Recent purchases.

At the end of January, I bought a Montblanc Meisterstuck 145 Classique with platinum trim. As usual it came fitted with a Medium nib but I had six weeks in which to request a free nib exchange. I did visit a Montblanc store in London where I was able to try out the various nib options. I was very tempted by the Broad, which would have been my choice if I were to have swapped. But in the end I did not want to part with my Medium nib that I had grown to enjoy. The nib had taken a few weeks to run in and in short, we had “bonded”.

In the early weeks since buying this pen, I tried a different ink on every fill but have now settled on the lovely Montblanc William Shakespeare Velvet Red, for the time being.

Another purchase, made at the London pen show in March, was the new Leonardo Officina Italiana, “Furore”, in a vibrant orange with gold colour trim and a Fine nib. In a rare stroke of genius, I have paired this with Waterman Tender Purple – a fun ink for a fun pen and am loving the combo. Also the feel of this nib on Leuchtturm journal paper makes me want to exclaim “Ooh, that’s lovely!” every time I write with it.

The artificial light does not do this justice.

My only other pen purchase from the show was my Diplomat Excellence A, Marrakesh, with a Fine nib in 14k gold. This has been inked with Tavy and I have been using it happily for my daily journal. The first fill had been with Diamine Cherry Sunburst, which I did not enjoy so much with this pen; perhaps it was just too matchy matchy for the metallic brown pen.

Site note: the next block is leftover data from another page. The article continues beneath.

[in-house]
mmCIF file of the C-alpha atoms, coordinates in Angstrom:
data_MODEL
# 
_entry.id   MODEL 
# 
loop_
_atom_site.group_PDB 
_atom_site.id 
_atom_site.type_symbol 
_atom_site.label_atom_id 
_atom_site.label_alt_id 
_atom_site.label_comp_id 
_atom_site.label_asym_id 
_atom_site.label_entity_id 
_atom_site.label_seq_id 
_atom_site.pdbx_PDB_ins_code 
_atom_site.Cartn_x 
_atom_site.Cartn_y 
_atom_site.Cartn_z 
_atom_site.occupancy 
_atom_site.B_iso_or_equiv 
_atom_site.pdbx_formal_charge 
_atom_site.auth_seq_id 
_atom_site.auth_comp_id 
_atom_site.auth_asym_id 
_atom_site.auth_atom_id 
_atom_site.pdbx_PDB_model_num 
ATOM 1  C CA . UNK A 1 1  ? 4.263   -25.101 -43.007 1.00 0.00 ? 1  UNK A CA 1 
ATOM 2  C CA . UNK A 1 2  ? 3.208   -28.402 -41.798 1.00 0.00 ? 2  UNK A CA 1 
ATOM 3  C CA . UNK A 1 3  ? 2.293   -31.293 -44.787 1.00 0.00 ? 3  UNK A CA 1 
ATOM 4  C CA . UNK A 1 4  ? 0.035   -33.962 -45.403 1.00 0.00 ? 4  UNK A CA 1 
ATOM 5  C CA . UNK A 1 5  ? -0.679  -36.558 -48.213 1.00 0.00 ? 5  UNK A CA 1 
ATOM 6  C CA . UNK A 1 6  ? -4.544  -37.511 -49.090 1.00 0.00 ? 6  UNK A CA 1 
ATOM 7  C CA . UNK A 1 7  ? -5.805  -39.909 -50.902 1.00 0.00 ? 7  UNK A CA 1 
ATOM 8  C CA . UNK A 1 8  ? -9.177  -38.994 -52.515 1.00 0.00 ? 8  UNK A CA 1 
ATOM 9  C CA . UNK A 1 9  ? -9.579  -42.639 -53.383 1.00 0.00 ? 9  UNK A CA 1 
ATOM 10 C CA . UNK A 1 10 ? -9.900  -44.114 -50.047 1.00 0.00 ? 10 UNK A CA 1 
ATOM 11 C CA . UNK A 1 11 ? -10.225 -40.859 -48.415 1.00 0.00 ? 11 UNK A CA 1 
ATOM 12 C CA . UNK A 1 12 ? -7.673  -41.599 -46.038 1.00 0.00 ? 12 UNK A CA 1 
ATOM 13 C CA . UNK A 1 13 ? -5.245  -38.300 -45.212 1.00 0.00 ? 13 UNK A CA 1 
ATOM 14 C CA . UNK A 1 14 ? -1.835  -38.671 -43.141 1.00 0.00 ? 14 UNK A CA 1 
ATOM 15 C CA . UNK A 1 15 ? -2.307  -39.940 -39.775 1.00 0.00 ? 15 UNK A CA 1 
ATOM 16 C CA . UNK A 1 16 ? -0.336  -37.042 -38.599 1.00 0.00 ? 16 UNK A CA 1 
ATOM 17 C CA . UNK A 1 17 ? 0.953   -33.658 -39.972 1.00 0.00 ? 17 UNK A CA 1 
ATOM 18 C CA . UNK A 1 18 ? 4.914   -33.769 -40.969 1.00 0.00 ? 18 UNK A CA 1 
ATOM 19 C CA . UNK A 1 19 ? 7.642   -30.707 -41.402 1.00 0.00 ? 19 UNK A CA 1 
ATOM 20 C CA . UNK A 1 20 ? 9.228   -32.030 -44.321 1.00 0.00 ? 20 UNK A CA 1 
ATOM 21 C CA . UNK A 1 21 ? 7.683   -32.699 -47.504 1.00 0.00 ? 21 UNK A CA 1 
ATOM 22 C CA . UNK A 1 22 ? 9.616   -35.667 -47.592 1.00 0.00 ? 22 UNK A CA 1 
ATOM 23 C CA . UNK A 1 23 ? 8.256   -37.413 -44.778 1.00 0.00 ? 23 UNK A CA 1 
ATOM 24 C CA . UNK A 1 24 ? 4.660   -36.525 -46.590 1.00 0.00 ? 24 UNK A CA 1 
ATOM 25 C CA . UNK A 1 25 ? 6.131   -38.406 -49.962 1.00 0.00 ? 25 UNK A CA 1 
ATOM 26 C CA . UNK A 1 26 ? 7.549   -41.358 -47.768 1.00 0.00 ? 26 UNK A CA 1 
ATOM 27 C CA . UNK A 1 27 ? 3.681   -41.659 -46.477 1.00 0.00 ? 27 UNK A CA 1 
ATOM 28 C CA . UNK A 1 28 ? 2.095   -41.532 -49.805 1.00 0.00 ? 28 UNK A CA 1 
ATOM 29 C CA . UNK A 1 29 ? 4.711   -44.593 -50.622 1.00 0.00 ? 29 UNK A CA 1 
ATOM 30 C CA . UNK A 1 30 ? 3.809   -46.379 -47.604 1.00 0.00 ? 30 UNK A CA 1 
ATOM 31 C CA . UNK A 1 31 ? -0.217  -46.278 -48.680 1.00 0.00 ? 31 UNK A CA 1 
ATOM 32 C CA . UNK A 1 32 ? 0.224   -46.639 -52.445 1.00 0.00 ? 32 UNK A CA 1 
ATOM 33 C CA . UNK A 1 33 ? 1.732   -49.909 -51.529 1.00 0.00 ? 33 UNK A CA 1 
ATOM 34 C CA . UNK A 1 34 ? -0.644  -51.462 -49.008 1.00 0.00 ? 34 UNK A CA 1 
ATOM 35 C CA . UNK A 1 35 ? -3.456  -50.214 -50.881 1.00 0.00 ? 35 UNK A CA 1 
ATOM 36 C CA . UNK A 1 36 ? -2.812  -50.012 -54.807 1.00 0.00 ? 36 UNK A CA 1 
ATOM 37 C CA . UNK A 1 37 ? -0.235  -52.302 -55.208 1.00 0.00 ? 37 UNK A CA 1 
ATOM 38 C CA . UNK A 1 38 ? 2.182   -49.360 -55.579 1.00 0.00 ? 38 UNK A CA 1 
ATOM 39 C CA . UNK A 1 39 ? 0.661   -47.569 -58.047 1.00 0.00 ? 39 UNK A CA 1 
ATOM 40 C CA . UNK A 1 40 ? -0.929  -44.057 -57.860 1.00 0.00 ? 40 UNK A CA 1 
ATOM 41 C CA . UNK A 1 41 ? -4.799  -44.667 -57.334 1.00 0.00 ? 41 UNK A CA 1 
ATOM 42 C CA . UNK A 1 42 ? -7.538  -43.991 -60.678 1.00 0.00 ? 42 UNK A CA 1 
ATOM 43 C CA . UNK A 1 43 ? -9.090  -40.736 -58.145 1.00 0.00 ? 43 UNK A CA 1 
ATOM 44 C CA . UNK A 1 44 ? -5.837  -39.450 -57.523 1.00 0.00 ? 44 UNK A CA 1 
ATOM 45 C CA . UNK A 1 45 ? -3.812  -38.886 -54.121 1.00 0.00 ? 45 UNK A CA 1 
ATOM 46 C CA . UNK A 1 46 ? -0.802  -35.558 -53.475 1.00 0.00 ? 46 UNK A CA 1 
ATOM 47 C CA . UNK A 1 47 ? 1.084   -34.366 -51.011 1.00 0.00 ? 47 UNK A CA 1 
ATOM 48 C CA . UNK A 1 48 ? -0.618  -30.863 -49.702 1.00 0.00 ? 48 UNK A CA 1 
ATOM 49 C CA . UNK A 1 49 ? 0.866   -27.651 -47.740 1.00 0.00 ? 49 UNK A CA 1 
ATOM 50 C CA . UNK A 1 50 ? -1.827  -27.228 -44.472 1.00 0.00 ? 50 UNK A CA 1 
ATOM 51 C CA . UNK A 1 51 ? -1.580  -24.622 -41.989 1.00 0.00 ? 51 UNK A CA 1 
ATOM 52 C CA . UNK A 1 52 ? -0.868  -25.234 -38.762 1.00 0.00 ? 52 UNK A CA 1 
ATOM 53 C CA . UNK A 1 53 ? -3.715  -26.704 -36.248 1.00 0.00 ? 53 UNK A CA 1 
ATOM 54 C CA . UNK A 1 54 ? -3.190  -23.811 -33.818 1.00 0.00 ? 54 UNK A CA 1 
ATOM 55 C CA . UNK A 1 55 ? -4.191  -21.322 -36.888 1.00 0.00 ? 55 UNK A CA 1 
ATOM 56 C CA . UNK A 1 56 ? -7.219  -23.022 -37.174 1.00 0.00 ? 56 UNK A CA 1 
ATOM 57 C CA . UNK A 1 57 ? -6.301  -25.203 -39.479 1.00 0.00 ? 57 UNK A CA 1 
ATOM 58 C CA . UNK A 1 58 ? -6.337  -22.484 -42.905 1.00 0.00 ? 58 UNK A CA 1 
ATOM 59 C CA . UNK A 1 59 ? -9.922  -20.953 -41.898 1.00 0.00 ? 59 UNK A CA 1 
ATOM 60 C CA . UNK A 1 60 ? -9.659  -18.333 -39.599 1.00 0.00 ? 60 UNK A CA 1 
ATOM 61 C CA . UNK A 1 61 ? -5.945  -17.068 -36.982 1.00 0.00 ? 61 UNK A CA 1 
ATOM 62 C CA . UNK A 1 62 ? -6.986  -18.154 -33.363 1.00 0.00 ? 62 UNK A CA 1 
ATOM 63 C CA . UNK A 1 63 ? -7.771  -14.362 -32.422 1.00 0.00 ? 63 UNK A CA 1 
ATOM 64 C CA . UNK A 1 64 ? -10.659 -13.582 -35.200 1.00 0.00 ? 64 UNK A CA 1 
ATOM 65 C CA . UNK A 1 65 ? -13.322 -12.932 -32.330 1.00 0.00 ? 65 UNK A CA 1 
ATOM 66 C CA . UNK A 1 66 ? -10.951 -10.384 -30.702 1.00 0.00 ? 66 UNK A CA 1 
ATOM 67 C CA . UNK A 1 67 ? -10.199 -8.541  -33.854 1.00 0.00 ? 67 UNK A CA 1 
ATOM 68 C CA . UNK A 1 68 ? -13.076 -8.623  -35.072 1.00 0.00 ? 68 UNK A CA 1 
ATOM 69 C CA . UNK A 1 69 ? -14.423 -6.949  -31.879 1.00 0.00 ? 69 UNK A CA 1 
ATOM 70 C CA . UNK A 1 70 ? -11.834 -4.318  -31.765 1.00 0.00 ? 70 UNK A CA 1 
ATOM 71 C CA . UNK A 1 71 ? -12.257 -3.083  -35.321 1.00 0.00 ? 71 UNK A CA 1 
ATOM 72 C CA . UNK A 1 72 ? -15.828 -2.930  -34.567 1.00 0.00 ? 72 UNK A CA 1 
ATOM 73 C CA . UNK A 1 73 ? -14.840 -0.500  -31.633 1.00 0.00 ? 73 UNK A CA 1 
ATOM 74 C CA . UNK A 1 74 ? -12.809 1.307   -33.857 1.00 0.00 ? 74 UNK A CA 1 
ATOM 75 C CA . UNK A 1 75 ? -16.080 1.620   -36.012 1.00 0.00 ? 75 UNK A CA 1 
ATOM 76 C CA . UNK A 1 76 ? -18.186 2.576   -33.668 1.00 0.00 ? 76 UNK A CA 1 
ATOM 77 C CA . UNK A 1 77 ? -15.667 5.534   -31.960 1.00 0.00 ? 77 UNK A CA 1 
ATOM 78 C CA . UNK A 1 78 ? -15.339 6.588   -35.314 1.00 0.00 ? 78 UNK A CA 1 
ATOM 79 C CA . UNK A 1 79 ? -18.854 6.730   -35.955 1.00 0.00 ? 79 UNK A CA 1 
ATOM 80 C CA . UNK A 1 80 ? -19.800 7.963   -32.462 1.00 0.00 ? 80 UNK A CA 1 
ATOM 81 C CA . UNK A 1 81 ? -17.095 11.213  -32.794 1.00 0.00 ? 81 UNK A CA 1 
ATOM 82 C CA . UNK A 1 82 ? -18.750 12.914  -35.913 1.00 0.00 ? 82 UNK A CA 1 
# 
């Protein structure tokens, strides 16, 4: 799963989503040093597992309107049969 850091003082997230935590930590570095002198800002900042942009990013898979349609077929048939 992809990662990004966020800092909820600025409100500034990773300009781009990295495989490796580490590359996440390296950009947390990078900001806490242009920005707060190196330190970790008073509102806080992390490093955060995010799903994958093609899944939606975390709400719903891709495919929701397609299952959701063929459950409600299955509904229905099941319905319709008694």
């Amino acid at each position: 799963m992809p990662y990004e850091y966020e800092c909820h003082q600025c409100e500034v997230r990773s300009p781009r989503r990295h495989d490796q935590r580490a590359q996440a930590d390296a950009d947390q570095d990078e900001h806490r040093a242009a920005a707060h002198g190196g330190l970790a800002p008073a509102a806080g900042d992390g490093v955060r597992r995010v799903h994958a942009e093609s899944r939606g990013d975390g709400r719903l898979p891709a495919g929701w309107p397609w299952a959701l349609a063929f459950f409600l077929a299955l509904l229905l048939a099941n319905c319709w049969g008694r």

Unexpected gifts.

In February I received a wonderful surprise gift from a pen friend in Australia, who sent me his Pilot Custom 823 and Graf von Faber-Castell black Guilloche, both with Broad nibs and both fantastic pens. The 823 had been a grail pen for me and difficult to find in the UK. On my last visit to Hong Kong in 2017 I had hoped to have a chance to do some pen foraging and perhaps bag an 823 but my shopping plans were cut short by a bout of Sciatica and so the 823 had remained on my wish list. So I was extremely happy when one arrived on my doormat out of the blue.

Then in March, having read of my new Classique and my dilemma over whether to go for a nib exchange, my friend sent me a superb, 1970’s Montblanc 146 with a broad nib, which unlike the modern versions is an all gold finish and rather softer too. The pen also had a solid clear ink window instead of the small rectangular windows that the modern piston fillers have. This was an extremely generous and unexpected gift and you can imagine how thrilled I was on opening this package.

Montblanc Meisterstuck 146, with Broad nib. Believed to date from the 1970’s.

London Pen Club.

Our pen club met on 6 April, with a good turnout of around 15 people. Being the first gathering since the London pen show, a few of us had some new goodies from the show for others to try. My orange Leonardo Furore drew some admiring comments.

John had brought along his Montblanc 146 and 149. I was interested to compare these alongside my 145 and 146 and got a photo of them all in a row.

The first and third are mine…the 145 and 146.

Cameron had brought a recently acquired Pelikan M815 shiny stripes Stresemann, which was impressive, being heavier than the normal M800’s due to the metal in the barrel.

Penultimate Dave brought along an entire pen case of Arco beauties from his collection and some lovely Conway Stewarts which felt good in the hand.